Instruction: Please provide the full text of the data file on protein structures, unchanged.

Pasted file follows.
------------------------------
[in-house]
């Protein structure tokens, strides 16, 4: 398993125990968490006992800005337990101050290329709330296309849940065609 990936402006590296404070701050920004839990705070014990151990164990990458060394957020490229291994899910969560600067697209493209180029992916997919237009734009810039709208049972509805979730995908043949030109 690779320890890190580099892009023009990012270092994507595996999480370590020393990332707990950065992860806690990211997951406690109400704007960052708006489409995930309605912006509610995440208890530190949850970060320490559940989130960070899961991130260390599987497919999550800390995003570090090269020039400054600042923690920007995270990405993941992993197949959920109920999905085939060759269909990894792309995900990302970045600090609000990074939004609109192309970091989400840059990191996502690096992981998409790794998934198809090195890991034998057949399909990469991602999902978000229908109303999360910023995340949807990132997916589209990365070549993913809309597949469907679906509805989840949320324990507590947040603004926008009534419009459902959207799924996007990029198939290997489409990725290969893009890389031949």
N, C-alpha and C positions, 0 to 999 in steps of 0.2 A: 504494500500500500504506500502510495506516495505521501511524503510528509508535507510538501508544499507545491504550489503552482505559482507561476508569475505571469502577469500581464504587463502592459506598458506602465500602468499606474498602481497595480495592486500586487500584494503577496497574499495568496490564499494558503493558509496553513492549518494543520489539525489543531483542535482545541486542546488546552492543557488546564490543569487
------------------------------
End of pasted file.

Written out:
[in-house]
């Protein structure tokens, strides 16, 4: 398993125990968490006992800005337990101050290329709330296309849940065609 990936402006590296404070701050920004839990705070014990151990164990990458060394957020490229291994899910969560600067697209493209180029992916997919237009734009810039709208049972509805979730995908043949030109 690779320890890190580099892009023009990012270092994507595996999480370590020393990332707990950065992860806690990211997951406690109400704007960052708006489409995930309605912006509610995440208890530190949850970060320490559940989130960070899961991130260390599987497919999550800390995003570090090269020039400054600042923690920007995270990405993941992993197949959920109920999905085939060759269909990894792309995900990302970045600090609000990074939004609109192309970091989400840059990191996502690096992981998409790794998934198809090195890991034998057949399909990469991602999902978000229908109303999360910023995340949807990132997916589209990365070549993913809309597949469907679906509805989840949320324990507590947040603004926008009534419009459902959207799924996007990029198939290997489409990725290969893009890389031949």
N, C-alpha and C positions, 0 to 999 in steps of 0.2 A: 504494500500500500504506500502510495506516495505521501511524503510528509508535507510538501508544499507545491504550489503552482505559482507561476508569475505571469502577469500581464504587463502592459506598458506602465500602468499606474498602481497595480495592486500586487500584494503577496497574499495568496490564499494558503493558509496553513492549518494543520489539525489543531483542535482545541486542546488546552492543557488546564490543569487